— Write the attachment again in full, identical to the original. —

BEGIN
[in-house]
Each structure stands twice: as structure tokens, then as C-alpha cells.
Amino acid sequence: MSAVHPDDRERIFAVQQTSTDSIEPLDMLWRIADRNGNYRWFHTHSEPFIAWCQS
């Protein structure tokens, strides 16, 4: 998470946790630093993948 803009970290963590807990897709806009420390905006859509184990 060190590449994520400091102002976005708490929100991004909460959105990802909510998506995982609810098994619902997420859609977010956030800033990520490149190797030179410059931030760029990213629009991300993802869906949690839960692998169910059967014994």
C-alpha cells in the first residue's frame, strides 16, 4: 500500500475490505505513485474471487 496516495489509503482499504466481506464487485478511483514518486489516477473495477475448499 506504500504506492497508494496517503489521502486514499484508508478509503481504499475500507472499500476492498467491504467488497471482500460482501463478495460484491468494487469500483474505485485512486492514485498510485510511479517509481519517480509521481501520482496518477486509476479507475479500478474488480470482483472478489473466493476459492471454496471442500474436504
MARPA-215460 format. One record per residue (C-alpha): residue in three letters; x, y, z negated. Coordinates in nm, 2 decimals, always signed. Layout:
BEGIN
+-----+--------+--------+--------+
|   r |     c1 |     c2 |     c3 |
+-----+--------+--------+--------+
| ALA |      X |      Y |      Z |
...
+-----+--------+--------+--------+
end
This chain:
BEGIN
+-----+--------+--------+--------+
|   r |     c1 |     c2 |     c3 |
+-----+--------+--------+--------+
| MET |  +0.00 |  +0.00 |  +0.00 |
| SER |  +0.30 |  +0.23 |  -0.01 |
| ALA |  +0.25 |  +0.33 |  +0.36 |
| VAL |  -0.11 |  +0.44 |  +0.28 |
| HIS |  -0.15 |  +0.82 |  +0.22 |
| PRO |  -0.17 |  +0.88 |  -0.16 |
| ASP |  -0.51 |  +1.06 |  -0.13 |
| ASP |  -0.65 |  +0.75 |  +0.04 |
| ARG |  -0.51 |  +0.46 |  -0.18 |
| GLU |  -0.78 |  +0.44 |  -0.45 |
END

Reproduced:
[in-house]
Each structure stands twice: as structure tokens, then as C-alpha cells.
Amino acid sequence: MSAVHPDDRERIFAVQQTSTDSIEPLDMLWRIADRNGNYRWFHTHSEPFIAWCQS
């Protein structure tokens, strides 16, 4: 998470946790630093993948 803009970290963590807990897709806009420390905006859509184990 060190590449994520400091102002976005708490929100991004909460959105990802909510998506995982609810098994619902997420859609977010956030800033990520490149190797030179410059931030760029990213629009991300993802869906949690839960692998169910059967014994």
C-alpha cells in the first residue's frame, strides 16, 4: 500500500475490505505513485474471487 496516495489509503482499504466481506464487485478511483514518486489516477473495477475448499 506504500504506492497508494496517503489521502486514499484508508478509503481504499475500507472499500476492498467491504467488497471482500460482501463478495460484491468494487469500483474505485485512486492514485498510485510511479517509481519517480509521481501520482496518477486509476479507475479500478474488480470482483472478489473466493476459492471454496471442500474436504
MARPA-215460 format. One record per residue (C-alpha): residue in three letters; x, y, z negated. Coordinates in nm, 2 decimals, always signed. Layout:
BEGIN
+-----+--------+--------+--------+
|   r |     c1 |     c2 |     c3 |
+-----+--------+--------+--------+
| ALA |      X |      Y |      Z |
...
+-----+--------+--------+--------+
end
This chain:
BEGIN
+-----+--------+--------+--------+
|   r |     c1 |     c2 |     c3 |
+-----+--------+--------+--------+
| MET |  +0.00 |  +0.00 |  +0.00 |
| SER |  +0.30 |  +0.23 |  -0.01 |
| ALA |  +0.25 |  +0.33 |  +0.36 |
| VAL |  -0.11 |  +0.44 |  +0.28 |
| HIS |  -0.15 |  +0.82 |  +0.22 |
| PRO |  -0.17 |  +0.88 |  -0.16 |
| ASP |  -0.51 |  +1.06 |  -0.13 |
| ASP |  -0.65 |  +0.75 |  +0.04 |
| ARG |  -0.51 |  +0.46 |  -0.18 |
| GLU |  -0.78 |  +0.44 |  -0.45 |